OPEC: 10 Years After the Arab Oil Boycott

September 23, 1983

Report Outline
Opec's New Dilemma
Birth of the Cartel
Opec's Uncertain Future
Special Focus

Opec's New Dilemma

Fluctuating Situation Since 1973 Embargo

Nearly a decade has passed since a small group of developing nations precipitated the most profound economic crisis of the postwar period and began what was to become the greatest transfer of wealth in history. The industrialized nations, which had based their economies on the assumption of limitless supplies of oil, were caught by surprise when the then little-known Organization of Petroleum Exporting Countries (OPEC) exercised its newly acquired authority as the world's main supplier of crude to raise the price for its “black gold.”

Observers of the events leading to the first oil shock did not immediately grasp their significance. Outraged by Israel's territorial gains in the 1973 Yom Kippur War, Arab oil producers, led by Saudi Arabia, announced Oct. 17 that they were cutting back their production of crude and imposing an embargo against Israel's main ally, the United States. This was followed by a significant increase in OPEC oil prices. It was an act of shrewd timing, as the industrialized nations were in the midst of an economic upswing that had further whetted their thirst for oil. Prices on the spot market, where oil not covered by long-term contracts is sold, soared to the then unprecedented level of $20 a barrel, permitting OPEC to double its official price from the pre-embargo level of $2.18 to $5.12 by the end of October. By January 1974, when the embargo was lifted and shipments to the United States were resumed, the official OPEC price had settled at $10.95 a barrel.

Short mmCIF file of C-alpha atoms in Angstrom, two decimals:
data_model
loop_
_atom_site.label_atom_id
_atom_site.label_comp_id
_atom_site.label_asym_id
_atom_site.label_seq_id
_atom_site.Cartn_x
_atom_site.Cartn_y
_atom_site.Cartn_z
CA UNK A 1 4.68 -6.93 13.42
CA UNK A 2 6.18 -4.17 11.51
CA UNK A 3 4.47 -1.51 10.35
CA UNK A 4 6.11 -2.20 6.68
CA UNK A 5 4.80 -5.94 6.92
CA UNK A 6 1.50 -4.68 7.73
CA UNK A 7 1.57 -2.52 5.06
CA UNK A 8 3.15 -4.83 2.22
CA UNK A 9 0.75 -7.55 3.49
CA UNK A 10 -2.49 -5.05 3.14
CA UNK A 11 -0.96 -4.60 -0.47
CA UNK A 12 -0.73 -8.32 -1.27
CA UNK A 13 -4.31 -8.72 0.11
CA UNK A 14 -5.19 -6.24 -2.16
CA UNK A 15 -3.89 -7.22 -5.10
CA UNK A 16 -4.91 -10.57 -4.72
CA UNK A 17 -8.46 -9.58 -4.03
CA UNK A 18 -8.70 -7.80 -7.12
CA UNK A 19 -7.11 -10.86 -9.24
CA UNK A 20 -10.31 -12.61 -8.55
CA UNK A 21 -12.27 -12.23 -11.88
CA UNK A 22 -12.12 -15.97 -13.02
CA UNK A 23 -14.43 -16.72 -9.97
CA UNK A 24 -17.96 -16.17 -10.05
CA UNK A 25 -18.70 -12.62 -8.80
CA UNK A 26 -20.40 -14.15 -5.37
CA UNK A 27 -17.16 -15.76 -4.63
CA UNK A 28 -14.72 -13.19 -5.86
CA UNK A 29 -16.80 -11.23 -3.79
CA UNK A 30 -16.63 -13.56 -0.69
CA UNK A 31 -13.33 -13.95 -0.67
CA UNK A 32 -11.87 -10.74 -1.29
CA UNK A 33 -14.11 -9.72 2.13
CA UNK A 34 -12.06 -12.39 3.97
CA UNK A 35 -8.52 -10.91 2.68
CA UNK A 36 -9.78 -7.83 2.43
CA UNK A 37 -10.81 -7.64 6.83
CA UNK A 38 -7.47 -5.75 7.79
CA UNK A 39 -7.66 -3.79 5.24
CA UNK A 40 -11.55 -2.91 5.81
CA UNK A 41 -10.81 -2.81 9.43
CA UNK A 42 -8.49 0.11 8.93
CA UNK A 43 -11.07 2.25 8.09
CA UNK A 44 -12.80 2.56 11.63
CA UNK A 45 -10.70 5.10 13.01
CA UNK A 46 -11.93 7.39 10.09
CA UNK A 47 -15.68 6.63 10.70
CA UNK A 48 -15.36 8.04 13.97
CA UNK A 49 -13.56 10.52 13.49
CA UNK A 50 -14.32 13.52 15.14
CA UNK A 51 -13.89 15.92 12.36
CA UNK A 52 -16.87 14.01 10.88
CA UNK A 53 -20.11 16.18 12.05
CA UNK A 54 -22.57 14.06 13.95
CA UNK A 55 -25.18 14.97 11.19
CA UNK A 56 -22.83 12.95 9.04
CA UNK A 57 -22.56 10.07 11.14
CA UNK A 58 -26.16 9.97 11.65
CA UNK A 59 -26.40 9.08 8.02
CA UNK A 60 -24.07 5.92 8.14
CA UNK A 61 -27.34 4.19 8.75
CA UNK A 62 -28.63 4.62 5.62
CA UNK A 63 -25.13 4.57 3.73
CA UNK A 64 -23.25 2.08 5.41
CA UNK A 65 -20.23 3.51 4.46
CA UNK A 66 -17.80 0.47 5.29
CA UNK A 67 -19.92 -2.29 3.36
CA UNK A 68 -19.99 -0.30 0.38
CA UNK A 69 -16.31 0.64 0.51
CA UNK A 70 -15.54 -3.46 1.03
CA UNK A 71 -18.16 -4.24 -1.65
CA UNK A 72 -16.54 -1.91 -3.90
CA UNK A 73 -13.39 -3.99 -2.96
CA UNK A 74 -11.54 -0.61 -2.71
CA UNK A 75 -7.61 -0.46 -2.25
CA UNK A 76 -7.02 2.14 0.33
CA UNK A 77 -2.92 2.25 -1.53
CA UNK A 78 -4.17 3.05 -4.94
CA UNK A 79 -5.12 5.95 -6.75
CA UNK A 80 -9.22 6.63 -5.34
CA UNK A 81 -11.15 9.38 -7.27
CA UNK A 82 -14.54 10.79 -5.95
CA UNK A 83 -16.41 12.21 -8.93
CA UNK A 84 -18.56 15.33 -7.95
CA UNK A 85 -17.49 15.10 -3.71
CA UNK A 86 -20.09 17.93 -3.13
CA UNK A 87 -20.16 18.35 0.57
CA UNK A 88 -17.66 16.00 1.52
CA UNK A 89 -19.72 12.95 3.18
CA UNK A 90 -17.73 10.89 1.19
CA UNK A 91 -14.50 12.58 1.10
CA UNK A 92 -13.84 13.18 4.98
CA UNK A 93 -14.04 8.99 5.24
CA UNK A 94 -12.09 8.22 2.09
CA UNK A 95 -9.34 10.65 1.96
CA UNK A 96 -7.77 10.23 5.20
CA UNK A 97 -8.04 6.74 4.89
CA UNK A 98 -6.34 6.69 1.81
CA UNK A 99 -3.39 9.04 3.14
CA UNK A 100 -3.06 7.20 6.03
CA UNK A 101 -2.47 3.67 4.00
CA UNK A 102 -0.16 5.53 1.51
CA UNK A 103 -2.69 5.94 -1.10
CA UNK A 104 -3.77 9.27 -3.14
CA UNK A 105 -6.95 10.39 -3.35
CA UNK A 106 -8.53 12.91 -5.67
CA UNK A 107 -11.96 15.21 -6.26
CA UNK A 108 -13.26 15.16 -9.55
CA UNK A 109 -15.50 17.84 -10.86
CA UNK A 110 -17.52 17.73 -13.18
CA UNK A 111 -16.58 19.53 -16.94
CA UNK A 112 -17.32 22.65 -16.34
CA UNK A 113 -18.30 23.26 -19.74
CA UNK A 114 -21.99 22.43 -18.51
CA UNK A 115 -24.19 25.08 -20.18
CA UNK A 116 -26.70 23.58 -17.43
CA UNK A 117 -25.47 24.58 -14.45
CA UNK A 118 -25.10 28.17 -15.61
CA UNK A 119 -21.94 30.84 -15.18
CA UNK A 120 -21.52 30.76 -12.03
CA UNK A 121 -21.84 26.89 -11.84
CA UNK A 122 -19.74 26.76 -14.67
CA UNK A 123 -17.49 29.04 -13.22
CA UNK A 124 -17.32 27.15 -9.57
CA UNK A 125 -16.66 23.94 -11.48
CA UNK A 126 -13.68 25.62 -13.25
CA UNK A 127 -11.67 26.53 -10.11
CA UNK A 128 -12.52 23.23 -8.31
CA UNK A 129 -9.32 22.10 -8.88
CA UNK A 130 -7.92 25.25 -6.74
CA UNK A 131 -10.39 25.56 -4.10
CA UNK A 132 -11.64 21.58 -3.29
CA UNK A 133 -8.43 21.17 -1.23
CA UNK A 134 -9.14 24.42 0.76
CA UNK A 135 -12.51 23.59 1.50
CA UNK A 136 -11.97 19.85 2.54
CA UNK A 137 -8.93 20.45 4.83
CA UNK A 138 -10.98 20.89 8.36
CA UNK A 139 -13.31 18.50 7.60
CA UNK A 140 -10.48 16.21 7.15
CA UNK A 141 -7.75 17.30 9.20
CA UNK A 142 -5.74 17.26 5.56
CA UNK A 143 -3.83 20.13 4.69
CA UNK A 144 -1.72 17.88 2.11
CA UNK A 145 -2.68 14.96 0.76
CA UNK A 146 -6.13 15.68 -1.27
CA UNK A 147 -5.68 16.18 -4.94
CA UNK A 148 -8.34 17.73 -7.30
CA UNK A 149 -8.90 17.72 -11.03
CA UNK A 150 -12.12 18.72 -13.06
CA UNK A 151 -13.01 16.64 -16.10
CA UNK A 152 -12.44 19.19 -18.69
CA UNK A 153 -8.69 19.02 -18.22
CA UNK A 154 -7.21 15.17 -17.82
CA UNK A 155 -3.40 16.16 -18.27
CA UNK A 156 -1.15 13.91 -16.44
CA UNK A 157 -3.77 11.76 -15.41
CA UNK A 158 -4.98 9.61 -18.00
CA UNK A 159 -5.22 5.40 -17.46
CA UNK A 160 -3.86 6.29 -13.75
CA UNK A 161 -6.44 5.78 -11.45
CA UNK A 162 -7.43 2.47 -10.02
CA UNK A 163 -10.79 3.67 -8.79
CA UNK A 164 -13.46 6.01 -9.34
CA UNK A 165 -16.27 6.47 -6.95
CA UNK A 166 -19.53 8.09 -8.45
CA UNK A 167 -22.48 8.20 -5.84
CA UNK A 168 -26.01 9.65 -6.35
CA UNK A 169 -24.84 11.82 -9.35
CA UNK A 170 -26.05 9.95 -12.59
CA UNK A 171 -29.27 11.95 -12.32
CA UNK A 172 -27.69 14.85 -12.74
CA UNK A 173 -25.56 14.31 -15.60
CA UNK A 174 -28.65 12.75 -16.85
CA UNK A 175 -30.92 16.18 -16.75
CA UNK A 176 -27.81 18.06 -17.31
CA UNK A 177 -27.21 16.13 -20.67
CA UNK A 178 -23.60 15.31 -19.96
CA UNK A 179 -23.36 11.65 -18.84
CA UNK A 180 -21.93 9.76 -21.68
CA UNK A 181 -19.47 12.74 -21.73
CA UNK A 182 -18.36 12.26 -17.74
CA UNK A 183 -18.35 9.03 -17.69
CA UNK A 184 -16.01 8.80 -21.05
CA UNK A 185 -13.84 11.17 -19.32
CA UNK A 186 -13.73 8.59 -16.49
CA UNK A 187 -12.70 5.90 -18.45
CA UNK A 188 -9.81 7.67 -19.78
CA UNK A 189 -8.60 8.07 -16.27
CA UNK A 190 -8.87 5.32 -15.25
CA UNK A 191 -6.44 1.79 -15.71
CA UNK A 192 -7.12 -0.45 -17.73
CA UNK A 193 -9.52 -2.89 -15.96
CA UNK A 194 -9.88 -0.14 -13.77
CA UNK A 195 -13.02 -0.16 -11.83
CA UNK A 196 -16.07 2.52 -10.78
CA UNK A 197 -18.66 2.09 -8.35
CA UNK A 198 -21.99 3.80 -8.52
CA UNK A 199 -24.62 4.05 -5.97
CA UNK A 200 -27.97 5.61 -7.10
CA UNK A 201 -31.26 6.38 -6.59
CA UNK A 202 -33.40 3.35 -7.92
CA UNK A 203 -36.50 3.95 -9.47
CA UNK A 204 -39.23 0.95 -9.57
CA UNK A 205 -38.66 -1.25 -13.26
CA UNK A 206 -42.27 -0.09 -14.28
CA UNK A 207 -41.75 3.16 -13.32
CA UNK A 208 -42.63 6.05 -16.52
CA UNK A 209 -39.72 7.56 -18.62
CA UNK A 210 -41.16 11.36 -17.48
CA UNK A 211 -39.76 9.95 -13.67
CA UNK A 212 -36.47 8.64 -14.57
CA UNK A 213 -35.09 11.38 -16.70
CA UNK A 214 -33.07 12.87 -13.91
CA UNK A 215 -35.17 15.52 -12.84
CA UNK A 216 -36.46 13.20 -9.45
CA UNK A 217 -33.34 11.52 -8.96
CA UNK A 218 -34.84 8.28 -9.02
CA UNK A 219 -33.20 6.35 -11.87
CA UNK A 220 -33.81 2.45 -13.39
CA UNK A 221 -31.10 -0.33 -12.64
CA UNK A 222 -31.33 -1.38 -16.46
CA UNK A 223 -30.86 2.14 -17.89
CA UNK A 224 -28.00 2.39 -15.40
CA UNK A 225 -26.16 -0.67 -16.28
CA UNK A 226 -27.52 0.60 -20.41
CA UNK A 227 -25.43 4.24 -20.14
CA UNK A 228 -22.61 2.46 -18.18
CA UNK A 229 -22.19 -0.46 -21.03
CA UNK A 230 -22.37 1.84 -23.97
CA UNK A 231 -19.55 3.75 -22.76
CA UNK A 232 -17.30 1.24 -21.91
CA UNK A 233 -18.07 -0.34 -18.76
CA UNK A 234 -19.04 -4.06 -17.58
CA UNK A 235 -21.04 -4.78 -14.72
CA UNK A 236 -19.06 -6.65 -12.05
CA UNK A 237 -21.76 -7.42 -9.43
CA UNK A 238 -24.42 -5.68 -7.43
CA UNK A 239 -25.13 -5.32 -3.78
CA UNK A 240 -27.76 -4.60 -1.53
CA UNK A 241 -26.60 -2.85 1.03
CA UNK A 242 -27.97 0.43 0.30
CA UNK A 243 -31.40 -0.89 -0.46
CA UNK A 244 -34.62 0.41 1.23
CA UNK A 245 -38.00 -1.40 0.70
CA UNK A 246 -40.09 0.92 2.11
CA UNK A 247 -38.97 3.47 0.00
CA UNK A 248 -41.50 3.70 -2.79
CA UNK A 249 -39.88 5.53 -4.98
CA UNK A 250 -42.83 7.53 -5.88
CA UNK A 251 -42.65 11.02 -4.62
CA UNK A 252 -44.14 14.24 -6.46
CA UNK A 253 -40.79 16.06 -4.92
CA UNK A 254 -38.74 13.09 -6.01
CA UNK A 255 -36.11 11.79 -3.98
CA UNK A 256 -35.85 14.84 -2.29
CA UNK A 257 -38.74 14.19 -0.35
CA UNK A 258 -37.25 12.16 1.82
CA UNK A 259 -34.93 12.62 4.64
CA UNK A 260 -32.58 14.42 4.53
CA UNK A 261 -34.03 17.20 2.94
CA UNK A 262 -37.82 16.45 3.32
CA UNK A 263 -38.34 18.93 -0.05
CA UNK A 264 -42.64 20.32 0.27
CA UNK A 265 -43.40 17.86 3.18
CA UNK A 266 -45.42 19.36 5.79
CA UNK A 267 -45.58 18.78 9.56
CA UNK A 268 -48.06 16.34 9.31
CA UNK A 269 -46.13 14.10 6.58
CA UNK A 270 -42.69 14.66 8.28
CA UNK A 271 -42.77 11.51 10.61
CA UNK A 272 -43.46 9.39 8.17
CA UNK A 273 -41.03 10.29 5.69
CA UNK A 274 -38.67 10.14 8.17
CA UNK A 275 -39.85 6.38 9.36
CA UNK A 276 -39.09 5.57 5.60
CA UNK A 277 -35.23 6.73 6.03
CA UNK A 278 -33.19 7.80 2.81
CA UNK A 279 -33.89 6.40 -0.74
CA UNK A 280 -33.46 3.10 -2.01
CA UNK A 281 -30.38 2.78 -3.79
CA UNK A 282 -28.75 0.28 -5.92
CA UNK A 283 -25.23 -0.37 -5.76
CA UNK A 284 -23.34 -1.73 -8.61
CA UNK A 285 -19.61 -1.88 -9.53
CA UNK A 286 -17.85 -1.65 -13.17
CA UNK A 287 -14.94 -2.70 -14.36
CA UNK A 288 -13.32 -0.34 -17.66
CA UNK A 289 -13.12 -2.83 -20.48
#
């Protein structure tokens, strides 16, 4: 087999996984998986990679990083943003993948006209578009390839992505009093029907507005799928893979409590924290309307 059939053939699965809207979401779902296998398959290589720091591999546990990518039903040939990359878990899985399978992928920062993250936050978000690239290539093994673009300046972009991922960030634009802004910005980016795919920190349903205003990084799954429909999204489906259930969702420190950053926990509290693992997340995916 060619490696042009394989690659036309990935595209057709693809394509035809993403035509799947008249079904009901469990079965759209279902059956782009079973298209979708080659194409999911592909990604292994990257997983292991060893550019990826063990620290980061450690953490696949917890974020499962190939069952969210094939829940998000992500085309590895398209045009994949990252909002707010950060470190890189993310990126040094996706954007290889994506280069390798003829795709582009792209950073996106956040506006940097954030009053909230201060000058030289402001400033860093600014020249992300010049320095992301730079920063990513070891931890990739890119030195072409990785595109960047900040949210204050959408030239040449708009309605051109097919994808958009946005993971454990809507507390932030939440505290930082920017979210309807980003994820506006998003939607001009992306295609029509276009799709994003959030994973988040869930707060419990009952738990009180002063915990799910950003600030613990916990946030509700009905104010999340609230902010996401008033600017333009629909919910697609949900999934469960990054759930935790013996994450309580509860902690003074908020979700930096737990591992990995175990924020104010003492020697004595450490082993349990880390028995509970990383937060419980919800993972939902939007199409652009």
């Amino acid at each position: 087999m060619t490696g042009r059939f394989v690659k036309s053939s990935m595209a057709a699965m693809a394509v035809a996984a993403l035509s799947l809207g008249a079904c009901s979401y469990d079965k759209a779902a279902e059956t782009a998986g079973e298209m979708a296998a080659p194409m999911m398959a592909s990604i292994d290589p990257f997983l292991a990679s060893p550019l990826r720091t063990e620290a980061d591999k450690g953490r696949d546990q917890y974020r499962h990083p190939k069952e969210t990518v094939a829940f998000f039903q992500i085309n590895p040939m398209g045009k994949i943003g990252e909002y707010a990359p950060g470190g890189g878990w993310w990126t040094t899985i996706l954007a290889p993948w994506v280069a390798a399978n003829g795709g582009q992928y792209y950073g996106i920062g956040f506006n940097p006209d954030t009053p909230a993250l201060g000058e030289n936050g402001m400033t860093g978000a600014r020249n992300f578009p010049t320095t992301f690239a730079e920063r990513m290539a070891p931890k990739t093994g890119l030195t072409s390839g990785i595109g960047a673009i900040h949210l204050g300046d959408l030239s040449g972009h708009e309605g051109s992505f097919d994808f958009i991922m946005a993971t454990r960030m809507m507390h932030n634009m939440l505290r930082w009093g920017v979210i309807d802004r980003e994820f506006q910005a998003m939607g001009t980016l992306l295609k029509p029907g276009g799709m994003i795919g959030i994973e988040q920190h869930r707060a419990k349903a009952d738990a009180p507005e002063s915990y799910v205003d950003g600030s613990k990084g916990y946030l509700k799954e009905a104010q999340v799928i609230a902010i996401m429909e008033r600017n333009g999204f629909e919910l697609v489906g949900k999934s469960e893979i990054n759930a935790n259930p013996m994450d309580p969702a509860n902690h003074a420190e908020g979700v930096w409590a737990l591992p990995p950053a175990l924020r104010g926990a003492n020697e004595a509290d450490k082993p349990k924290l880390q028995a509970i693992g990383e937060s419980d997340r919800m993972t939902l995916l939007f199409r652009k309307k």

The quadrupling of oil prices in 1973–74 threw the world into its worst recession since the 1930s and brought to a close the postwar economic boom that had been fueled in part on readily available supplies of cheap oil. With seemingly limitless power over the world oil market, OPEC continued for the next five years to jack up its benchmark price.

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